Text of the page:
Project description:Alcoholic liver disease (ALD) is a leading cause of cirrhosis in the United States, which is characterized by extensive deposition of extracellular matrix proteins and formation of a fibrous scar. Hepatic stellate cells (HSCs) are the major source of collagen type 1 producing myofibroblasts in ALD fibrosis. However, the mechanism of alcohol-induced activation of human and mouse HSCs is not fully understood. We compared the gene-expression profiles of primary cultured human HSCs (hHSCs) isolated from patients with ALD (n = 3) or without underlying liver disease (n = 4) using RNA-sequencing analysis. Furthermore, the gene-expression profile of ALD hHSCs was compared with that of alcohol-activated mHSCs (isolated from intragastric alcohol-fed mice) or CCl4-activated mouse HSCs (mHSCs). Comparative transcriptome analysis revealed that ALD hHSCs, in addition to alcohol-activated and CCl4-activated mHSCs, share the expression of common HSC activation (Col1a1 [collagen type I alpha 1 chain], Acta1 [actin alpha 1, skeletal muscle], PAI1 [plasminogen activator inhibitor-1], TIMP1 [tissue inhibitor of metalloproteinase 1], and LOXL2 [lysyl oxidase homolog 2]), indicating that a common mechanism underlies the activation of human and mouse HSCs. Furthermore, alcohol-activated mHSCs most closely recapitulate the gene-expression profile of ALD hHSCs. We identified the genes that are similarly and uniquely up-regulated in primary cultured alcohol-activated hHSCs and freshly isolated mHSCs, which include CSF1R (macrophage colony-stimulating factor 1 receptor), PLEK (pleckstrin), LAPTM5 (lysosmal-associated transmembrane protein 5), CD74 (class I transactivator, the invariant chain), CD53, MMP9 (matrix metallopeptidase 9), CD14, CTSS (cathepsin S), TYROBP (TYRO protein tyrosine kinase-binding protein), and ITGB2 (integrin beta-2), and other genes (compared with CCl4-activated mHSCs). Conclusion: We identified genes in alcohol-activated mHSCs from intragastric alcohol-fed mice that are largely consistent with the gene-expression profile of primary cultured hHSCs from patients with ALD. These genes are unique to alcohol-induced HSC activation in two species, and therefore may become targets or readout for antifibrotic therapy in experimental models of ALD.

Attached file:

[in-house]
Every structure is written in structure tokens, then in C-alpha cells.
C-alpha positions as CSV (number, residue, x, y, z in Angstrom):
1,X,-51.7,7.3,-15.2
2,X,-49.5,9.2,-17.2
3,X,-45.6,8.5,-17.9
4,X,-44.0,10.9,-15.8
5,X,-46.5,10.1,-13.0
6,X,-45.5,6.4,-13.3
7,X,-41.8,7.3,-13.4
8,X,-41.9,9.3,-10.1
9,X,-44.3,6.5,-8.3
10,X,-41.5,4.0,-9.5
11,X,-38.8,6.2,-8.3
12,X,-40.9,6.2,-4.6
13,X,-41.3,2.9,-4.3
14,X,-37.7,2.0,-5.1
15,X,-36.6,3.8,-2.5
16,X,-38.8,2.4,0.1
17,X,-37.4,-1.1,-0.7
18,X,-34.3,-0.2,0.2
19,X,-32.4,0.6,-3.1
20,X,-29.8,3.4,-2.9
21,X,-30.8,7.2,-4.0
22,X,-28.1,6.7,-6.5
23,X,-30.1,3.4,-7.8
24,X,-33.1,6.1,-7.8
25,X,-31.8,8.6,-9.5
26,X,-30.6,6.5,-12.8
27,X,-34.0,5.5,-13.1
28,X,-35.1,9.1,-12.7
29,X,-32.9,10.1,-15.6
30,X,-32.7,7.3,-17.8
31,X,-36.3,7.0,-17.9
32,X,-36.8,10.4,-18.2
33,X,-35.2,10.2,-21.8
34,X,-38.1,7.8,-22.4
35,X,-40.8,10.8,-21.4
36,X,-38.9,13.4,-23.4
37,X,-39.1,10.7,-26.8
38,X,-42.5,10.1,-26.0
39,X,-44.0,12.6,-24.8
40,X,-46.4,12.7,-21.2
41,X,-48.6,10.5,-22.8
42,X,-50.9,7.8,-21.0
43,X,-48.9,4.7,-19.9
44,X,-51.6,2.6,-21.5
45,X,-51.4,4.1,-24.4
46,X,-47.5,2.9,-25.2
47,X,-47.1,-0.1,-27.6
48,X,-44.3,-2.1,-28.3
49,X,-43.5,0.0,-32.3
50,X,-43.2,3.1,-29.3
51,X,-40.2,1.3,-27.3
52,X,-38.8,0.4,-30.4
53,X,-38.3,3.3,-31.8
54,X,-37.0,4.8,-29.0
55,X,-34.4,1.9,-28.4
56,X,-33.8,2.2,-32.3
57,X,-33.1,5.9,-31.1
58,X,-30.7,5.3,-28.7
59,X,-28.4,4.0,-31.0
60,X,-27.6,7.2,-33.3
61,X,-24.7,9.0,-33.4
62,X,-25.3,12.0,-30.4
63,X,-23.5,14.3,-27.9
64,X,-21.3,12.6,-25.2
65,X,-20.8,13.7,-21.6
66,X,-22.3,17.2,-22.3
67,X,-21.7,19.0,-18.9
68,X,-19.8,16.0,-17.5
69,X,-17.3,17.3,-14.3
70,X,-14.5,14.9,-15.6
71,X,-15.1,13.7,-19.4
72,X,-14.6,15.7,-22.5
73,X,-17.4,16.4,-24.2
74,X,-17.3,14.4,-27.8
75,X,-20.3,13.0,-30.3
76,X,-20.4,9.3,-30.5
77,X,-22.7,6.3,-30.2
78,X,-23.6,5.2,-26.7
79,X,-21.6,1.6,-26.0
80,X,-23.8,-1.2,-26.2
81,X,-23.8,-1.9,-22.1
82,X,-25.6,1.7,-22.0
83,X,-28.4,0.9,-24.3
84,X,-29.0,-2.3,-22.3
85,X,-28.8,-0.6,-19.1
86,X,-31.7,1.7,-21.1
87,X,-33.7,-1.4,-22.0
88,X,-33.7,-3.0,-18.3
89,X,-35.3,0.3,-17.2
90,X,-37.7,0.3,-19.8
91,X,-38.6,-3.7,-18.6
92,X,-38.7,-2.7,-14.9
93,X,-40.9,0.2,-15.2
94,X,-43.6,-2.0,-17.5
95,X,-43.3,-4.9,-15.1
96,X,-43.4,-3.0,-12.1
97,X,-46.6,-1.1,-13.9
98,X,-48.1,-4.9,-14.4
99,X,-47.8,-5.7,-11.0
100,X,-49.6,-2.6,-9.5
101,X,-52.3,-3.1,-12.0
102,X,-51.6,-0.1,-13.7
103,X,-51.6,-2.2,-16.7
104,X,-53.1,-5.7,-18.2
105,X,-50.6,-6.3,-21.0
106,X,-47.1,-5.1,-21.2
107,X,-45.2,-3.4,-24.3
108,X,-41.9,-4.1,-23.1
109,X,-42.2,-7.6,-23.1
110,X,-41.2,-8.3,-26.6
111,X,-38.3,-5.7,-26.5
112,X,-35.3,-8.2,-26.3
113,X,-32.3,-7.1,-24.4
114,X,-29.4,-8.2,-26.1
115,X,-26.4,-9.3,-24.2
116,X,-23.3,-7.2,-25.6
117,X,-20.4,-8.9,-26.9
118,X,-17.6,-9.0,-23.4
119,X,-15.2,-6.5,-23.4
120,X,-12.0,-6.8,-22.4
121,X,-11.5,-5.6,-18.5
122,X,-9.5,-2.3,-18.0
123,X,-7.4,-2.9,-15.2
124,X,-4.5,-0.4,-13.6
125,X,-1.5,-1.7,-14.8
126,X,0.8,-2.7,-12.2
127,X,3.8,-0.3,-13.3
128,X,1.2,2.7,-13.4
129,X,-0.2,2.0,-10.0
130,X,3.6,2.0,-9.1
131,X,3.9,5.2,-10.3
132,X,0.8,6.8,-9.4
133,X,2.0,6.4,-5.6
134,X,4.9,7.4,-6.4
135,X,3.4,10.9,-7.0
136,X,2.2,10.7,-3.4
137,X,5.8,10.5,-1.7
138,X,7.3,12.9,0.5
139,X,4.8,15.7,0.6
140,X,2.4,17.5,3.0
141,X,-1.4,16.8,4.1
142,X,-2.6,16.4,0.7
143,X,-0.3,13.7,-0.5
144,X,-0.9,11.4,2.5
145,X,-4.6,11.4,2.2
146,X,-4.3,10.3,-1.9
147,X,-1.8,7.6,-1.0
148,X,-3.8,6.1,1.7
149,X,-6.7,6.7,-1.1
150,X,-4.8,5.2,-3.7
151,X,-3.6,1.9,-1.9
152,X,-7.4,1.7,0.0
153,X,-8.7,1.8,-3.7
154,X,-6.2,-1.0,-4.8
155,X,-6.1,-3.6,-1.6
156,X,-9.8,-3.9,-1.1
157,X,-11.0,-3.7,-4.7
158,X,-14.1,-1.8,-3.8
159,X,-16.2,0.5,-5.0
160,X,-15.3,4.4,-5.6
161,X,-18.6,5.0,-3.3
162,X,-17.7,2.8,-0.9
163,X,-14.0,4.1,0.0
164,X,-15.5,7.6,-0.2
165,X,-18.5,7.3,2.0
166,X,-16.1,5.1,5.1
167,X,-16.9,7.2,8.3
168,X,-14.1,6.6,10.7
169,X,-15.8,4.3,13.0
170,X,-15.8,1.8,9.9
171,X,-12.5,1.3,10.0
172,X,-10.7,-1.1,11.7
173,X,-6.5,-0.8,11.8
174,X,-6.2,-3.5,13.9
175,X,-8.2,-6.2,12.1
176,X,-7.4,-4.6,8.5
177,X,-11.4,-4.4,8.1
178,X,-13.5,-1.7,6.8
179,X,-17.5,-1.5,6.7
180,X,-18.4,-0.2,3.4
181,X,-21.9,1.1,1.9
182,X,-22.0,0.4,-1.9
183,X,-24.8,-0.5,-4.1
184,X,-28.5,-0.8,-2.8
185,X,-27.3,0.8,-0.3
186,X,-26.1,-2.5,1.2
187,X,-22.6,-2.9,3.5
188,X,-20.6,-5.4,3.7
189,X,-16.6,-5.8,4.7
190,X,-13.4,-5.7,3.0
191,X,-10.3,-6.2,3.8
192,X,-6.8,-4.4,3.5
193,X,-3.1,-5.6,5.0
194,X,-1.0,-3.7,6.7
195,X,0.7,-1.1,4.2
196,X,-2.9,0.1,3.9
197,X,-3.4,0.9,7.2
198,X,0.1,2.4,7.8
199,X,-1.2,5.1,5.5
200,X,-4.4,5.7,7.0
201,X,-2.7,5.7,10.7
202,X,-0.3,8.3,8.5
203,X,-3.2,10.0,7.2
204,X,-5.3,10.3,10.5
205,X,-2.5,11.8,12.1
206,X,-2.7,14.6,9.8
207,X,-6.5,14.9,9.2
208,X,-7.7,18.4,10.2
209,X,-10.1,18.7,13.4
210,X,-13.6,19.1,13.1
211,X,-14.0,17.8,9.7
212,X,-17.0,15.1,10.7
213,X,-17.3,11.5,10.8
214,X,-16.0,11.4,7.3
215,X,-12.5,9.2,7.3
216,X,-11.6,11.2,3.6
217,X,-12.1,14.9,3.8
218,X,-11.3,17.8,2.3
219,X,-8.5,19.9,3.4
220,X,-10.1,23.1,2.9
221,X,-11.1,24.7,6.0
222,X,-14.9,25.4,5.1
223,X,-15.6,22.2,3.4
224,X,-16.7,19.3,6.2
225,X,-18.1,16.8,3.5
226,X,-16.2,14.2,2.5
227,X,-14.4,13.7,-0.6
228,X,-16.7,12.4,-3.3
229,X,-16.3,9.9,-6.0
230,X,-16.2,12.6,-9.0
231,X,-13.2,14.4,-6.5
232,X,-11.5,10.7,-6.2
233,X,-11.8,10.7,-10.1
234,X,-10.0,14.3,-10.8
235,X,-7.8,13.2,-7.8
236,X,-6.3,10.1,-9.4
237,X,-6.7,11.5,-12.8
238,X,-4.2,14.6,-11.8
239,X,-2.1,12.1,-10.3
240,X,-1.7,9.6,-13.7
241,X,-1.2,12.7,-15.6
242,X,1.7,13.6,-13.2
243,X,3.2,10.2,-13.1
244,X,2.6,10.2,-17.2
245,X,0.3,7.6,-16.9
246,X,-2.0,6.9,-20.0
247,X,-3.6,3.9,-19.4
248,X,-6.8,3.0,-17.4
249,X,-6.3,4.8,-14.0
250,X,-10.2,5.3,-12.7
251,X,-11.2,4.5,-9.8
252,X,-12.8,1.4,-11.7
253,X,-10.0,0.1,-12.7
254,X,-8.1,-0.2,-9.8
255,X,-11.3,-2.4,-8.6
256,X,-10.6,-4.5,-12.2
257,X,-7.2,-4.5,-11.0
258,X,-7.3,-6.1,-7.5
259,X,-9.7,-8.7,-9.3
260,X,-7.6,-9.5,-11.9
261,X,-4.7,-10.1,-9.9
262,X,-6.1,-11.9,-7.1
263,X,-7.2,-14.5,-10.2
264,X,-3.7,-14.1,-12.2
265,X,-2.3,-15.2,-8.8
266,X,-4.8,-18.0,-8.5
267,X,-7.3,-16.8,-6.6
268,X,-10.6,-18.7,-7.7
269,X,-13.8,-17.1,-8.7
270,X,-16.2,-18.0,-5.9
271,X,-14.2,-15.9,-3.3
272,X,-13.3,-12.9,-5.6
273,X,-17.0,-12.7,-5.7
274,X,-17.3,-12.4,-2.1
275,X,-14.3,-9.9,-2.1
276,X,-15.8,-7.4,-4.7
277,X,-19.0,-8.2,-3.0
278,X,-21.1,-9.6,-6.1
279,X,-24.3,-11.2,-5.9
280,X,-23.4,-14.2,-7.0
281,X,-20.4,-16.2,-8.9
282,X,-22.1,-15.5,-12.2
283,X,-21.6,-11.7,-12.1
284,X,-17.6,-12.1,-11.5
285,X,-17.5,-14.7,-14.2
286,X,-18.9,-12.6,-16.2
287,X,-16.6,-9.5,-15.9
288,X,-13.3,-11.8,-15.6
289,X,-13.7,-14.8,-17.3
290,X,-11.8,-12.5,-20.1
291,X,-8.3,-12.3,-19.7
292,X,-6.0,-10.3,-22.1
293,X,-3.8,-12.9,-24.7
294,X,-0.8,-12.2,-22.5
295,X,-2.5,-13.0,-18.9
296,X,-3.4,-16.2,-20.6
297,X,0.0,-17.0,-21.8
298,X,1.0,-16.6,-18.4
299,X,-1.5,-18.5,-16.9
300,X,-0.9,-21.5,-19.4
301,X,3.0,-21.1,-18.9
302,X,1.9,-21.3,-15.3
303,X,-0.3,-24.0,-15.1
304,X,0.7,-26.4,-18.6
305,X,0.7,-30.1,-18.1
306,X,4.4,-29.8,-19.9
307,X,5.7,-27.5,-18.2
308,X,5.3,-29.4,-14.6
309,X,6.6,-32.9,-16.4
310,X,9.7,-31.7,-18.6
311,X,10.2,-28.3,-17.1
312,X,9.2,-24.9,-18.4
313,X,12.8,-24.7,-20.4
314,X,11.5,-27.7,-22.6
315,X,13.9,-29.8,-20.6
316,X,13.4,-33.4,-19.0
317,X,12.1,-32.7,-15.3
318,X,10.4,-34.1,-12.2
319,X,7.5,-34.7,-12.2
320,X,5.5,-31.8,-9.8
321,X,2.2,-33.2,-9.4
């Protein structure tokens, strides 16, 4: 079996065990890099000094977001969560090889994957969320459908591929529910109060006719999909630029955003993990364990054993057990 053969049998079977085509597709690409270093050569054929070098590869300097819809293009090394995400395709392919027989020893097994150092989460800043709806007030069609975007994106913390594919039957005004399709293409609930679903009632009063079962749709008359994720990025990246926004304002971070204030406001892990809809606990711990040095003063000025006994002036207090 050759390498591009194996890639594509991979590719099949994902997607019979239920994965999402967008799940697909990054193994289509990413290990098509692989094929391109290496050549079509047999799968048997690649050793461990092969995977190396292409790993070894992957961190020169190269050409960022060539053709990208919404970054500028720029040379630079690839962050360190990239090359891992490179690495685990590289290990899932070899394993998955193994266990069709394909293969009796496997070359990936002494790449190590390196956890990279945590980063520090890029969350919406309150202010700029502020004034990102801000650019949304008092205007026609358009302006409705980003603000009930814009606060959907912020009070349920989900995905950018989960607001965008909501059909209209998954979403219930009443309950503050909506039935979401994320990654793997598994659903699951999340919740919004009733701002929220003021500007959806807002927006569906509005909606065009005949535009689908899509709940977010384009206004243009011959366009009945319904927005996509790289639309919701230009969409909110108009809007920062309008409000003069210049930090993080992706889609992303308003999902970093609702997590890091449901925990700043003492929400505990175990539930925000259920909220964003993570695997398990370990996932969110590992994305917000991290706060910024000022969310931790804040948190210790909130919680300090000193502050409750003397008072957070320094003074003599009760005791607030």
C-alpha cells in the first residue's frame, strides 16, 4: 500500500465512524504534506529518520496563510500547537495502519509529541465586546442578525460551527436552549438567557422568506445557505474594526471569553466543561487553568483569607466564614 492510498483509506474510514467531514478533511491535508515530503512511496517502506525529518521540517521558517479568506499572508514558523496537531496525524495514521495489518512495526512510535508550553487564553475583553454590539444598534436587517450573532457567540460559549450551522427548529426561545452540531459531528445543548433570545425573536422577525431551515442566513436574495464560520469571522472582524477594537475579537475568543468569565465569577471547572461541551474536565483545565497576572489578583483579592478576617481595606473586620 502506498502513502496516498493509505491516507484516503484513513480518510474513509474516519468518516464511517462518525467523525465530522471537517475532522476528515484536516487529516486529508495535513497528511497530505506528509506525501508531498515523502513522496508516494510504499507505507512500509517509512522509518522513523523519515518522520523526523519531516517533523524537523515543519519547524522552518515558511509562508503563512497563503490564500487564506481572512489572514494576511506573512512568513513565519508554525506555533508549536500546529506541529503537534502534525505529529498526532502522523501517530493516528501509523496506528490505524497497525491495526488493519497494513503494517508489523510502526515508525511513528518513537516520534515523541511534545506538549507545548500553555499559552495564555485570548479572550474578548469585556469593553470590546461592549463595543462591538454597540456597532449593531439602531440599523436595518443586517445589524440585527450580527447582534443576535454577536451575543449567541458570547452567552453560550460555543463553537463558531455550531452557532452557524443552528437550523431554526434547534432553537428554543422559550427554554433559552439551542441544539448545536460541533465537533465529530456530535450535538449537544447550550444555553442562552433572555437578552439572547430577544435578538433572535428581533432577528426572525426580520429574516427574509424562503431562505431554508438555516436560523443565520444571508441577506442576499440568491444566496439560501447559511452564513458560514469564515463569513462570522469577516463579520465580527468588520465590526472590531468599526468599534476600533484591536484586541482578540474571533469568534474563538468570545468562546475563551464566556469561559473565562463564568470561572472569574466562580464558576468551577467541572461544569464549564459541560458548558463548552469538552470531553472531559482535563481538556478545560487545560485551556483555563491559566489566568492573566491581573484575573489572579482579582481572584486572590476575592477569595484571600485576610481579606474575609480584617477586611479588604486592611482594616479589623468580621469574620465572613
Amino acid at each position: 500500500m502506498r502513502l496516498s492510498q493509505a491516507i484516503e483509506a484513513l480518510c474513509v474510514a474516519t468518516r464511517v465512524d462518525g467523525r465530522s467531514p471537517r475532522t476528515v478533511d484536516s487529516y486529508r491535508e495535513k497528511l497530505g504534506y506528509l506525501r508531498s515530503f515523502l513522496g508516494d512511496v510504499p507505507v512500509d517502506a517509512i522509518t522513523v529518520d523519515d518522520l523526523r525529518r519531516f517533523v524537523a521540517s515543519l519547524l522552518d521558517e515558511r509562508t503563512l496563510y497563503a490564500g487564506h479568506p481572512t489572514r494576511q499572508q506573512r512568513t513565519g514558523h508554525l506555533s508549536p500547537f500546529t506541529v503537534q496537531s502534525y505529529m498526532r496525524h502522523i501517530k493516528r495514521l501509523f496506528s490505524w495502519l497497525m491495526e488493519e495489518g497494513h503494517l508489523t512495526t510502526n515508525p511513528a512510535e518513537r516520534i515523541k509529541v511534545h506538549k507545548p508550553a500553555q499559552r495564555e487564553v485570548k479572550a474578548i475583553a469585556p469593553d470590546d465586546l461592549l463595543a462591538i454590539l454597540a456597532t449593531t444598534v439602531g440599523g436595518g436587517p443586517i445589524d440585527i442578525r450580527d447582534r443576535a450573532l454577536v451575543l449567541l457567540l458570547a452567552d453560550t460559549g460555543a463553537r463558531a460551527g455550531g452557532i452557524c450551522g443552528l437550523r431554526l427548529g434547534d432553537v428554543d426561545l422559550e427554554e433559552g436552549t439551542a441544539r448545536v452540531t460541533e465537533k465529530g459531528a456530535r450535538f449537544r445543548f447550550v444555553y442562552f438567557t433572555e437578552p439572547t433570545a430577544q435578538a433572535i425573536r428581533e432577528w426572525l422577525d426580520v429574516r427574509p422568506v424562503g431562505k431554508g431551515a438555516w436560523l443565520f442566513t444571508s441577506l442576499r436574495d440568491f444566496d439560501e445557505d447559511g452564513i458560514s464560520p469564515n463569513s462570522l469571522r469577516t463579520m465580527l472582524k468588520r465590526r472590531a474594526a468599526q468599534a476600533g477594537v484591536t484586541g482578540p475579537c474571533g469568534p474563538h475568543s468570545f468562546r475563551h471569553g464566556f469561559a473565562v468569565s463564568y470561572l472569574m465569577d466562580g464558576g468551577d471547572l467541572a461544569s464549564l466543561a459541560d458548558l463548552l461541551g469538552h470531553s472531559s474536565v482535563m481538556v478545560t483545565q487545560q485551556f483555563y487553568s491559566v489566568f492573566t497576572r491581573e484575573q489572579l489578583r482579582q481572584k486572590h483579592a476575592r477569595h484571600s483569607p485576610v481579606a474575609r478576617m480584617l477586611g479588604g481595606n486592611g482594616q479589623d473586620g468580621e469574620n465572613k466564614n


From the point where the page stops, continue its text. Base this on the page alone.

Project description:Recent studies suggest that Src family kinase (SFK) plays important roles in systemic sclerosis and pulmonary fibrosis. However, how SFKs contributed to the pathogenesis of liver fibrosis remains largely unknown. Here, we investigated the role of Fyn, a member of SFK, in hepatic stellate cell (HSC) activation and liver fibrosis, and evaluated the anti-fibrotic effects of Saracatinib, a clinically proven safe Fyn inhibitor. Fyn activation was examined in human normal and fibrotic liver tissues. The roles of Fyn in HSC activation and liver fibrosis were evaluated in HSC cell lines by using Fyn siRNA and in Fyn knockout mice. The effects of Saracatinib on HSC activation and liver fibrosis were determined in primary HSCs and CCl4 induced liver fibrosis model. We showed that the Fyn was activated in the liver of human fibrosis patients. TGF-? induced the activation of Fyn in HSC cell lines. Knockdown of Fyn significantly blocked HSC activation, proliferation, and migration. Fyn deficient mice were resistant to CCl4 induced liver fibrosis. Saracatinib treatment abolished the activation of Fyn, downregulated the Fyn/FAK/N-WASP signaling in HSCs, and subsequently prevented the activation of HSCs. Saracatinib treatment significantly reduced the severity liver fibrosis induced by CCl4 in mice. In conclusions, our findings supported the critical role of Fyn in HSC activation and development of liver fibrosis. Fyn could serve as a promising drug target for liver fibrosis treatment. Fyn inhibitor Saracatinib significantly inhibited HSC activation and attenuated liver fibrosis in mouse model.